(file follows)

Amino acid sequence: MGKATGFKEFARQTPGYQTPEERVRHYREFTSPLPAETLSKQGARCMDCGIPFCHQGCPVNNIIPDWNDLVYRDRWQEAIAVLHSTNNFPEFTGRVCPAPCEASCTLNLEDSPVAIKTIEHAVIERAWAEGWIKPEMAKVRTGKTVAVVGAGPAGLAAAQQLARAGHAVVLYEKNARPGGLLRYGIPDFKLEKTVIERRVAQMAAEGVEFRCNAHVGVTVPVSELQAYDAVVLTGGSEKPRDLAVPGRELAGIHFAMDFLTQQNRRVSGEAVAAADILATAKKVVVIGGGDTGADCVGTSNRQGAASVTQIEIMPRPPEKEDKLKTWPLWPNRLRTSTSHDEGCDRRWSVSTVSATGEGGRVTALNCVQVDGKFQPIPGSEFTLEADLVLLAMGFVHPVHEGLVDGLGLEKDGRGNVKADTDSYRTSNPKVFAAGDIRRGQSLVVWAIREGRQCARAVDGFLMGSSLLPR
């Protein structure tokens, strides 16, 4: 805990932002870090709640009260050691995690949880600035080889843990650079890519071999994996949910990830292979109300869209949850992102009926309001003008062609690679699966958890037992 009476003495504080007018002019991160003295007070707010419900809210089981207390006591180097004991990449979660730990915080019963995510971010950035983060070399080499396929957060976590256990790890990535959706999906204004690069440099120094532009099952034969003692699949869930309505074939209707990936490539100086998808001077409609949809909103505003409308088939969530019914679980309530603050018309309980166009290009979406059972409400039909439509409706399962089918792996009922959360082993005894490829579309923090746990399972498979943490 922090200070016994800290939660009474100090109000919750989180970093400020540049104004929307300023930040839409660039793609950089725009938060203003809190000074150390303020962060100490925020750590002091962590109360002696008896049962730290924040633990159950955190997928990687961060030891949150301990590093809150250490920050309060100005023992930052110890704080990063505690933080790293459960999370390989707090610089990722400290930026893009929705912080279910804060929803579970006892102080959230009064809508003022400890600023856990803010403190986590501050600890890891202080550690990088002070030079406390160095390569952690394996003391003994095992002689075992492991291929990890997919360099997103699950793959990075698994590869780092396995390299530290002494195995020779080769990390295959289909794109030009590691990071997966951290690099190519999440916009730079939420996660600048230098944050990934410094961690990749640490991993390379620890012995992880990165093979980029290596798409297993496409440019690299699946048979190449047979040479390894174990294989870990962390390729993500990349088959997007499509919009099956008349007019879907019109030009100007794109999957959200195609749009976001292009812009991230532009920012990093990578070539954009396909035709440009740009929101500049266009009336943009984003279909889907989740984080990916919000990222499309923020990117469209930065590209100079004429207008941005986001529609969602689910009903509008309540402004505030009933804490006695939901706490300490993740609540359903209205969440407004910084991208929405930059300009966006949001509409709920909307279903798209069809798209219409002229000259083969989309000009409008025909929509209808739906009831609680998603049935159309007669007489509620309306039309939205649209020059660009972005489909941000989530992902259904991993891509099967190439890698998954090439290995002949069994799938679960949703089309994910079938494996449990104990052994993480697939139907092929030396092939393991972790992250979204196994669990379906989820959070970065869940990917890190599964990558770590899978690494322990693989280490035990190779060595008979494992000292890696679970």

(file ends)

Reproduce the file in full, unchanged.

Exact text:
Amino acid sequence: MGKATGFKEFARQTPGYQTPEERVRHYREFTSPLPAETLSKQGARCMDCGIPFCHQGCPVNNIIPDWNDLVYRDRWQEAIAVLHSTNNFPEFTGRVCPAPCEASCTLNLEDSPVAIKTIEHAVIERAWAEGWIKPEMAKVRTGKTVAVVGAGPAGLAAAQQLARAGHAVVLYEKNARPGGLLRYGIPDFKLEKTVIERRVAQMAAEGVEFRCNAHVGVTVPVSELQAYDAVVLTGGSEKPRDLAVPGRELAGIHFAMDFLTQQNRRVSGEAVAAADILATAKKVVVIGGGDTGADCVGTSNRQGAASVTQIEIMPRPPEKEDKLKTWPLWPNRLRTSTSHDEGCDRRWSVSTVSATGEGGRVTALNCVQVDGKFQPIPGSEFTLEADLVLLAMGFVHPVHEGLVDGLGLEKDGRGNVKADTDSYRTSNPKVFAAGDIRRGQSLVVWAIREGRQCARAVDGFLMGSSLLPR
């Protein structure tokens, strides 16, 4: 805990932002870090709640009260050691995690949880600035080889843990650079890519071999994996949910990830292979109300869209949850992102009926309001003008062609690679699966958890037992 009476003495504080007018002019991160003295007070707010419900809210089981207390006591180097004991990449979660730990915080019963995510971010950035983060070399080499396929957060976590256990790890990535959706999906204004690069440099120094532009099952034969003692699949869930309505074939209707990936490539100086998808001077409609949809909103505003409308088939969530019914679980309530603050018309309980166009290009979406059972409400039909439509409706399962089918792996009922959360082993005894490829579309923090746990399972498979943490 922090200070016994800290939660009474100090109000919750989180970093400020540049104004929307300023930040839409660039793609950089725009938060203003809190000074150390303020962060100490925020750590002091962590109360002696008896049962730290924040633990159950955190997928990687961060030891949150301990590093809150250490920050309060100005023992930052110890704080990063505690933080790293459960999370390989707090610089990722400290930026893009929705912080279910804060929803579970006892102080959230009064809508003022400890600023856990803010403190986590501050600890890891202080550690990088002070030079406390160095390569952690394996003391003994095992002689075992492991291929990890997919360099997103699950793959990075698994590869780092396995390299530290002494195995020779080769990390295959289909794109030009590691990071997966951290690099190519999440916009730079939420996660600048230098944050990934410094961690990749640490991993390379620890012995992880990165093979980029290596798409297993496409440019690299699946048979190449047979040479390894174990294989870990962390390729993500990349088959997007499509919009099956008349007019879907019109030009100007794109999957959200195609749009976001292009812009991230532009920012990093990578070539954009396909035709440009740009929101500049266009009336943009984003279909889907989740984080990916919000990222499309923020990117469209930065590209100079004429207008941005986001529609969602689910009903509008309540402004505030009933804490006695939901706490300490993740609540359903209205969440407004910084991208929405930059300009966006949001509409709920909307279903798209069809798209219409002229000259083969989309000009409008025909929509209808739906009831609680998603049935159309007669007489509620309306039309939205649209020059660009972005489909941000989530992902259904991993891509099967190439890698998954090439290995002949069994799938679960949703089309994910079938494996449990104990052994993480697939139907092929030396092939393991972790992250979204196994669990379906989820959070970065869940990917890190599964990558770590899978690494322990693989280490035990190779060595008979494992000292890696679970």